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The City Journals

Bikes and Trails Draft Plan for Cottonwood Heights

Jan 28, 2016 03:31PM ● By Bryan Scott

By Cassandra Goff | [email protected]

Cottonwood-Holladay - Over the past few months, city planners have been working with residents to comprise a master plan for bike and trail improvements within the city. On Dec. 15, a review draft of the plan was presented to the city council during a work session meeting. The plan was presented by Mike Johnson, the city planner. 

The purpose of the plan is to “propose strategies to create a cohesive and functional network of trails and bicycle lanes throughout the city, in addition to increasing recreational opportunities, promoting safe travel for multiple modes of transportation and enhancing human-scale activity throughout Cottonwood Heights.”

The plan would ultimately like to have a “more balanced pattern of transportation development in the city.”

The goals of this plan include: promote healthy lifestyles through bicycle and pedestrian travel options; make bicycle and pedestrian travel a viable option within the city, and between Cottonwood Heights and its surrounding communities; promote Cottonwood Heights as an outdoor recreation destination; and focus on bicycle lanes and trails as catalysts for economic development.

Some objectives within the plan include: gain recognition as a bicycle-friendly community through organizations such as UDOT’s Road Respect program and the League of America Bicyclists; create a complete bicycle lane network to ensure that all bicycle lanes are connected, and to ensure that safe, effective bicycle travel is feasible throughout the city; and enhance existing regional partnerships with Salt Lake County, the state of Utah and surrounding municipalities.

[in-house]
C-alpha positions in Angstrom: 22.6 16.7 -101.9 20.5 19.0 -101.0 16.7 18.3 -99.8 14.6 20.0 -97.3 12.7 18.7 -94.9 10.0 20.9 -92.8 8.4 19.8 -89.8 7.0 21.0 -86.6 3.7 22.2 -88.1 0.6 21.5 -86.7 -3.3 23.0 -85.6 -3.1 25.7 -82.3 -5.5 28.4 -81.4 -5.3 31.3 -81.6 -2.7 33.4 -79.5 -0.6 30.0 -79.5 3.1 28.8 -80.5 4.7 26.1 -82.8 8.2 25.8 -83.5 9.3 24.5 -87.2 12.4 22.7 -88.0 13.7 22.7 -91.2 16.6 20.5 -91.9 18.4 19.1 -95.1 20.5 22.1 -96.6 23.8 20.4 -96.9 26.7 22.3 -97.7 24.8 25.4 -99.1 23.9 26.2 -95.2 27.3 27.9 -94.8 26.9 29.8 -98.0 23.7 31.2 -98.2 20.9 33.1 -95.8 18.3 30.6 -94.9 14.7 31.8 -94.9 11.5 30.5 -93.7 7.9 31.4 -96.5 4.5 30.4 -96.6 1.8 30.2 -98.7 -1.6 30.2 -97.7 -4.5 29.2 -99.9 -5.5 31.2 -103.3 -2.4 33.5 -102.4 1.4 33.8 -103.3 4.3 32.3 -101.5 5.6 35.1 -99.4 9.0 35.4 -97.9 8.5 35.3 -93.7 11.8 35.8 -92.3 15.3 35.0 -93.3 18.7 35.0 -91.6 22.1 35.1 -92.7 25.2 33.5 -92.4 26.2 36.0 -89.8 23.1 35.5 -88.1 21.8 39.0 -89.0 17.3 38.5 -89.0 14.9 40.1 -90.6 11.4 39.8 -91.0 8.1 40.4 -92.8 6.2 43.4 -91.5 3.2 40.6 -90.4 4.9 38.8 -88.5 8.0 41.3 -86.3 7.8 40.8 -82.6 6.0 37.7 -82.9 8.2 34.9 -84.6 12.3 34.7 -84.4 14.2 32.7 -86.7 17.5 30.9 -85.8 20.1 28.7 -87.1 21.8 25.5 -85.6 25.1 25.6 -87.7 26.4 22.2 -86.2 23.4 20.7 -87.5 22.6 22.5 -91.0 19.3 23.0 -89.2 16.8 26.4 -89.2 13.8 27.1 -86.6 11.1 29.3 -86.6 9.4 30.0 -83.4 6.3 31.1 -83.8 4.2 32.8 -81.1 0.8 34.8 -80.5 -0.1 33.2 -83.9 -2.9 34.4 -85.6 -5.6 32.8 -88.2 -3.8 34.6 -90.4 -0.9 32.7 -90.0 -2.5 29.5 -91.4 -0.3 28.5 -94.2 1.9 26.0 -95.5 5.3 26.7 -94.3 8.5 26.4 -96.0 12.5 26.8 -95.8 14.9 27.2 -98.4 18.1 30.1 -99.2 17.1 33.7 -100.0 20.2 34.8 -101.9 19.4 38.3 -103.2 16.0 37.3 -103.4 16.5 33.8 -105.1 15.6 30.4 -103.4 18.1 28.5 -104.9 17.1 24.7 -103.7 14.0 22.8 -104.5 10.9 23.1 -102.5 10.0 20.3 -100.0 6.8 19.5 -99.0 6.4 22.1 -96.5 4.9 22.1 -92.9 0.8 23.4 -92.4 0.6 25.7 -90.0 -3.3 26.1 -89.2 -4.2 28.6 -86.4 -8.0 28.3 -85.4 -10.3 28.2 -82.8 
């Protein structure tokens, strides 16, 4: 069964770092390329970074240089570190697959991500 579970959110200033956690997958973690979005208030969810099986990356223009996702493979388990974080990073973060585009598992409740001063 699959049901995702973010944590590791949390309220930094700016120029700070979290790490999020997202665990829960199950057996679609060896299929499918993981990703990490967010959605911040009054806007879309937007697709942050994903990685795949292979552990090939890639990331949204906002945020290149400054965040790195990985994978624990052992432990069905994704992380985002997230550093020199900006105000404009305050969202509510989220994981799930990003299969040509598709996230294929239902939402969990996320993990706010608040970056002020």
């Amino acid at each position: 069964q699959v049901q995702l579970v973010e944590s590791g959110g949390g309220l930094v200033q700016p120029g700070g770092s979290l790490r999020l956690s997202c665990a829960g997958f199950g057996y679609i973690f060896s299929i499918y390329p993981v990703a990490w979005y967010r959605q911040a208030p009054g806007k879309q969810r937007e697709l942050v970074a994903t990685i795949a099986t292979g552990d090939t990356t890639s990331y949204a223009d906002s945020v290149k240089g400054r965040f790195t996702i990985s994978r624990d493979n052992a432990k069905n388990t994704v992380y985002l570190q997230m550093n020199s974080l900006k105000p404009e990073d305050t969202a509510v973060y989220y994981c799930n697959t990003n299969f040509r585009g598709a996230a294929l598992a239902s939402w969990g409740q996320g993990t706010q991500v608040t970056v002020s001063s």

The plan consists of a classification system for bicycle and train infrastructure to identify existing conditions and future needs.

A Category 1 Bike Lane: It provides space exclusively for bicycles by combining the user experience of a separated path with on-street infrastructure of bike lanes. Specialized maintenance equipment may be required.

A Category 2 Bike Lane: Separated Bike Lane is a “Buffered Lane” that provides horizontal separation from cars and pedestrians. It uses signage and striping to allocate roadway space to bicyclists. Examples of these bike lanes are on Wasatch Boulevard and 2300 East.

A Category 3 Bike Lane: Shared Roadways are “Signed Shared Roadway / Marked Shared Roadway / Shoulder Bikeway.” On this type of bikeway, bicyclists and cars operate within the same travel lane. Examples of these lanes are seen on Kings Hill Drive and Prospector Drive.

Urban trails and natural trails are also addressed within this plan. Urban trails are “multi-use pathways that are physically separated from vehicular travel lanes and may be used by both pedestrians and cyclists.” An example of an urban trail is Big Cottonwood Canyon Trail. New urban trails are proposed within the plan. Natural trails such as the Ferguson Canyon Natural Trail, Deaf Smith Canyon Trail and Bonneville Shoreline Trail are proposed for improvements.

The plan focuses on interconnectivity, convenience and trail connections for the bicycle lanes. All bicycle lanes should connect to one another, creating one continuous bicycle network, according to the plan.

In addition, they suggest partnerships with Cottonwood Heights Recreation Center, Utah Department of Transportation, Wasatch Front Regional Council, Salt Lake County, Midvale City, Holladay City, Murray City, Sandy City, Canyons School District, local bicycle shops, League of American Bicyclists, and private developers would be helpful for potential interconnectivity between other cities and better lanes within the city. 

The proposed draft ends with suggestions for implementation and maintenance. The draft is back in working stages and will be presented to the city council when it is in a final draft form, which is approximated to be in February.